A group of people has been attempting to accomplish some task as effectively and efficiently as possible. To do this, they naturally have developed various individual habits, social conventions, and have adopted certain technologies. Now, change in one or more of these aspects of their work is needed. This can be due to a change in the nature of the problem, the nature of the context in which they are working, learning, or the invention of new technological support. A plan is being developed to manage change.
How can people re-organize their work to reflect the new situation while at the same time retaining progress that has been made, keeping what still works and avoiding the case where people resist change? In particular, it is often the case that the benefits of change are longer term than the costs of change, which tend to be front-loaded. Once people begin to experience the benefits of change, it can often be the case that there is a positive feedback loop helping to sustain the change. But, how can one overcome the initial resistance to change during the phase when those experiencing the change perceive only costs and no benefits?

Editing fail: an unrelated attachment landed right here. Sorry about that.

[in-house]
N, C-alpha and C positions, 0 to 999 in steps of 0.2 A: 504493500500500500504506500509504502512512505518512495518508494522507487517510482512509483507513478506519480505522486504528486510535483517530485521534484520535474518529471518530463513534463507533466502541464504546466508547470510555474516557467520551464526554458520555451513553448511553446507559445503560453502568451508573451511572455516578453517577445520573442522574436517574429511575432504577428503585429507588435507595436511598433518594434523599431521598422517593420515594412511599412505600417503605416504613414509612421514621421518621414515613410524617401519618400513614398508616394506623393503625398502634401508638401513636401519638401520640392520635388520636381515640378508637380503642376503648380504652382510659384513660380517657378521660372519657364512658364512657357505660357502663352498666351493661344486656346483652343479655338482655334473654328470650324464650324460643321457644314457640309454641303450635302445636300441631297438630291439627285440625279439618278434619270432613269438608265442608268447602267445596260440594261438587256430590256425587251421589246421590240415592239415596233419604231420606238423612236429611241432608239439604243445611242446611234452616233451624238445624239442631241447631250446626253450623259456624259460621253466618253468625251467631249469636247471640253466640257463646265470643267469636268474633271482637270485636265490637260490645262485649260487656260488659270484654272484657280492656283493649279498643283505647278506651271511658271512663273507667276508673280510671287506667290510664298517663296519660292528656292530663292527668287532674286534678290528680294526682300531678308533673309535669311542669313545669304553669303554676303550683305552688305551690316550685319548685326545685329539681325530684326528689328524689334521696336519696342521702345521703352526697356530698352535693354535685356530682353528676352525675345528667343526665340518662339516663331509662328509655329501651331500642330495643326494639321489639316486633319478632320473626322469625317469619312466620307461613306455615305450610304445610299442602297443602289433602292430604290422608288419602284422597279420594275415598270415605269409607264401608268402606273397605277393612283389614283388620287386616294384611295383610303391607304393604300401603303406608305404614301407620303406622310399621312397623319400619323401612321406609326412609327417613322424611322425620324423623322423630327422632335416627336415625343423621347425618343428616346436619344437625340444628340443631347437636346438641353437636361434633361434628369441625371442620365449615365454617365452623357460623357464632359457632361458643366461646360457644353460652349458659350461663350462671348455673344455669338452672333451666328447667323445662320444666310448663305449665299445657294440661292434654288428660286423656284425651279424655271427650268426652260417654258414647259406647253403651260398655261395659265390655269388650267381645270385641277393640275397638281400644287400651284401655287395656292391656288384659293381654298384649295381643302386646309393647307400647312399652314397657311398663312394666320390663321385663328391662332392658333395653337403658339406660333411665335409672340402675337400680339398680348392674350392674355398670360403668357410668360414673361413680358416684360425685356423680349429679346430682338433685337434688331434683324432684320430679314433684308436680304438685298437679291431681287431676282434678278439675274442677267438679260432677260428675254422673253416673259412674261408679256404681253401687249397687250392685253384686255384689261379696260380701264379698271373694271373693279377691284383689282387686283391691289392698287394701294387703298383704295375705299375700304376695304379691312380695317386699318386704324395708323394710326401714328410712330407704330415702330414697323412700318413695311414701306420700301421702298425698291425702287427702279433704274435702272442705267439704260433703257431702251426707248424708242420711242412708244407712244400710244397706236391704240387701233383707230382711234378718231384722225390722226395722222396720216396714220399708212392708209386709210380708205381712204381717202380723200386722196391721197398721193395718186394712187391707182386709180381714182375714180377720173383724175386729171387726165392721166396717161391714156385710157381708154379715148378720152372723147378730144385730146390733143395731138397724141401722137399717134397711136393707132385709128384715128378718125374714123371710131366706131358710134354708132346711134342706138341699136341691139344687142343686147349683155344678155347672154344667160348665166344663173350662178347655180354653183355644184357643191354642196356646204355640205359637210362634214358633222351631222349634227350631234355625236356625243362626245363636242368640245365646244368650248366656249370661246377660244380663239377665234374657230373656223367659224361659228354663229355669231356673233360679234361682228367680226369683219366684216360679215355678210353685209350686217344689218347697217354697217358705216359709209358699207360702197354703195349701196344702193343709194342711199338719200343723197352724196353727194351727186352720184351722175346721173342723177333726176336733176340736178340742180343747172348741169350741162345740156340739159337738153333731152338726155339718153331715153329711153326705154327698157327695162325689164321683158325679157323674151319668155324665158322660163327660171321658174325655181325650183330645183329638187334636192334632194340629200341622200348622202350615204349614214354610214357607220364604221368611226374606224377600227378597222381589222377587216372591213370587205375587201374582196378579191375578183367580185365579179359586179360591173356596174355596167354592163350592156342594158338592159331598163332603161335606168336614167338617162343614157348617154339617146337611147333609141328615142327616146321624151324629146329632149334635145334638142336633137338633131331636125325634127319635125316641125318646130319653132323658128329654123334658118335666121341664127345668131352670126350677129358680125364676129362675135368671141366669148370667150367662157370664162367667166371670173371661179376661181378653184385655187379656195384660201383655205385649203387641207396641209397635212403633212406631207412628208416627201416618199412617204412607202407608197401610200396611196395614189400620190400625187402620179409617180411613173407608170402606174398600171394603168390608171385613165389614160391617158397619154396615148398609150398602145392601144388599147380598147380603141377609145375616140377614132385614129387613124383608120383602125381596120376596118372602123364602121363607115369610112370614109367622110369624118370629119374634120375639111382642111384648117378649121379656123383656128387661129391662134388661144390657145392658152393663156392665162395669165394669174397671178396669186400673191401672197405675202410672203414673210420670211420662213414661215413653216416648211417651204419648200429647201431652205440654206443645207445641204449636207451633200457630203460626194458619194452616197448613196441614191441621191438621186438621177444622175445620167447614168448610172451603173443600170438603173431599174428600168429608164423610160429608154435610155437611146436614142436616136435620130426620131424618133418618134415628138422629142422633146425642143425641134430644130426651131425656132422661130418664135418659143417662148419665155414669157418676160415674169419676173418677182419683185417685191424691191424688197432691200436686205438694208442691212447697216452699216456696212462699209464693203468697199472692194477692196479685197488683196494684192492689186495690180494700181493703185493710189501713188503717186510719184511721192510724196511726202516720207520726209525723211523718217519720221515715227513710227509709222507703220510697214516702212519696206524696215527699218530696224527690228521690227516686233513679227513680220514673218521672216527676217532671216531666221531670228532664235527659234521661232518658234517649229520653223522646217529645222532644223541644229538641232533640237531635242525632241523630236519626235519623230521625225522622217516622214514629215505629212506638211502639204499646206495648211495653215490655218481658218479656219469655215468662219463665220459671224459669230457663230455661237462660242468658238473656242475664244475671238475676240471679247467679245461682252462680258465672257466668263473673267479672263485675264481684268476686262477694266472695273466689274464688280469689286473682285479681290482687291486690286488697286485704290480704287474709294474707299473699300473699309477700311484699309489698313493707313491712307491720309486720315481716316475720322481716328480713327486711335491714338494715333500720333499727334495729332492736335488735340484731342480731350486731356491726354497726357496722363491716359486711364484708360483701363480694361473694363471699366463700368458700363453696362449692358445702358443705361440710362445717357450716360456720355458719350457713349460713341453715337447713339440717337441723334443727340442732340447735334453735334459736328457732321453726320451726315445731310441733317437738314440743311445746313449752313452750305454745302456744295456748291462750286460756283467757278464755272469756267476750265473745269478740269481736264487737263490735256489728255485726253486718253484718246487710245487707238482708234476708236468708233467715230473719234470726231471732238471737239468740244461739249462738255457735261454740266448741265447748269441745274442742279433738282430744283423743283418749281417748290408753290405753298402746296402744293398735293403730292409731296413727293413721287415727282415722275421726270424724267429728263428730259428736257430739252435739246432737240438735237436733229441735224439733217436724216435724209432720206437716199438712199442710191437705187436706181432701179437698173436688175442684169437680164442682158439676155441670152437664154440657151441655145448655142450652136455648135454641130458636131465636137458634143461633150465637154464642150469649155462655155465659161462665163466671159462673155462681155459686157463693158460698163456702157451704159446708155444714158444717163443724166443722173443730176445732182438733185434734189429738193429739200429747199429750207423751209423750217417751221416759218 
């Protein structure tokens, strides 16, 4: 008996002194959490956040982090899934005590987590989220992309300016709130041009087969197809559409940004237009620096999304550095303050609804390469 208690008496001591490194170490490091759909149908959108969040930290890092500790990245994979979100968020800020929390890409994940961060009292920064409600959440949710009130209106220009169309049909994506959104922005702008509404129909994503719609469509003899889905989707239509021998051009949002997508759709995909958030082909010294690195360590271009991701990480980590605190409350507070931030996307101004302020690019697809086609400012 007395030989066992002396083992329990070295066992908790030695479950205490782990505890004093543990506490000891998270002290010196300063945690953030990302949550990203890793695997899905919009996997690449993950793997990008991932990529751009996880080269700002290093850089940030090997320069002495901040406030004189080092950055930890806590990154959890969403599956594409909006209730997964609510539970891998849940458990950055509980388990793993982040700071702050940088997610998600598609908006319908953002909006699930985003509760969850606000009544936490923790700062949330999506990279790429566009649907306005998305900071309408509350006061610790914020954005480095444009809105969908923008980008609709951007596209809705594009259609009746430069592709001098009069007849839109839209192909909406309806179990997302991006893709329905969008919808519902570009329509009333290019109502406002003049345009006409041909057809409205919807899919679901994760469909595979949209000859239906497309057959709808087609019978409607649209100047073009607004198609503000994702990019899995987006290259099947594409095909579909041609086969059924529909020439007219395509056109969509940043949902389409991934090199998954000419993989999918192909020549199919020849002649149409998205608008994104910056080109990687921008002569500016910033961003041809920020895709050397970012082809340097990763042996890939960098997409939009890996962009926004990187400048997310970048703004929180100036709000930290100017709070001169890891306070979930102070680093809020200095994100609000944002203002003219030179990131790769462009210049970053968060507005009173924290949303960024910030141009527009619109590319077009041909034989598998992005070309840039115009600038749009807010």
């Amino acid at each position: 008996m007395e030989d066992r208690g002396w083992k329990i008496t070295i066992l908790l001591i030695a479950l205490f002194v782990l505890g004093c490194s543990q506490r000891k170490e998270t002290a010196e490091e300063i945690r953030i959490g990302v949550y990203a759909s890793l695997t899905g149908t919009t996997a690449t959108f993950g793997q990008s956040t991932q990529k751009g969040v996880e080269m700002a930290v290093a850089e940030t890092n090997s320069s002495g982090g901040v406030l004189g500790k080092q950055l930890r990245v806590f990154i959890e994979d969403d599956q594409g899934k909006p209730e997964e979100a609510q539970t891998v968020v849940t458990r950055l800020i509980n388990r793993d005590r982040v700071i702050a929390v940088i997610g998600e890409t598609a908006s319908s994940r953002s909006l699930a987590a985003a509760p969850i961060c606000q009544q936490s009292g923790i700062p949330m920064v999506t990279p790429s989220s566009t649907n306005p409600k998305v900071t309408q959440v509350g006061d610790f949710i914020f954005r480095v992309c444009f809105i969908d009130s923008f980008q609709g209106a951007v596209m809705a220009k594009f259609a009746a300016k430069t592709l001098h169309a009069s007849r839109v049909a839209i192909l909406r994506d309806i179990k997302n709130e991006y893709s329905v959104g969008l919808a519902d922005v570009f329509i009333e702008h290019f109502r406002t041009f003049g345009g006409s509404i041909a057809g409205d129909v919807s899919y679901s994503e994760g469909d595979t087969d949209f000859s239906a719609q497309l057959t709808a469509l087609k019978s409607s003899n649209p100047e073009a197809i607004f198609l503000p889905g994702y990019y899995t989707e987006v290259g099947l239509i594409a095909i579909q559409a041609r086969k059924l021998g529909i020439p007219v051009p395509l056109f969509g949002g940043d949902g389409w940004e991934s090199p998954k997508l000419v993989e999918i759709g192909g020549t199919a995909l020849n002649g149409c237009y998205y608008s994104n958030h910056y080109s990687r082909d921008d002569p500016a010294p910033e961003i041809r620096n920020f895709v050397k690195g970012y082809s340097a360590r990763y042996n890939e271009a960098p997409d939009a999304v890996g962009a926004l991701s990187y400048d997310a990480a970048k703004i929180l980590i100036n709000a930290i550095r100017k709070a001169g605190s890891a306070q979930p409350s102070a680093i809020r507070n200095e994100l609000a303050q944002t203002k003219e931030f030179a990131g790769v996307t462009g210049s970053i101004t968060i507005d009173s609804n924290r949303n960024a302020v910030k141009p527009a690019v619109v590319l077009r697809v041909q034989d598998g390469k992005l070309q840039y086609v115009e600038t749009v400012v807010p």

· People have a drive to learn and practice new skills.
· People have a drive to acquire new experiences.
· People have a drive to defend against change that is too sudden, radical, or where the consequences are perceived to be too negative or too uncertain.
· The costs of change tend to be more front-loaded than the benefits.
Change must often be “jump-started” by including an element in the changed system that is not a permanent feature but which must be there to overcome the initial threshold. These might include education and training, practice, extra time, special incentives, envisioning exercises that stress the benefits, reducing the anxiety of learning.
Edgar Schein’s work on learning anxiety and change.
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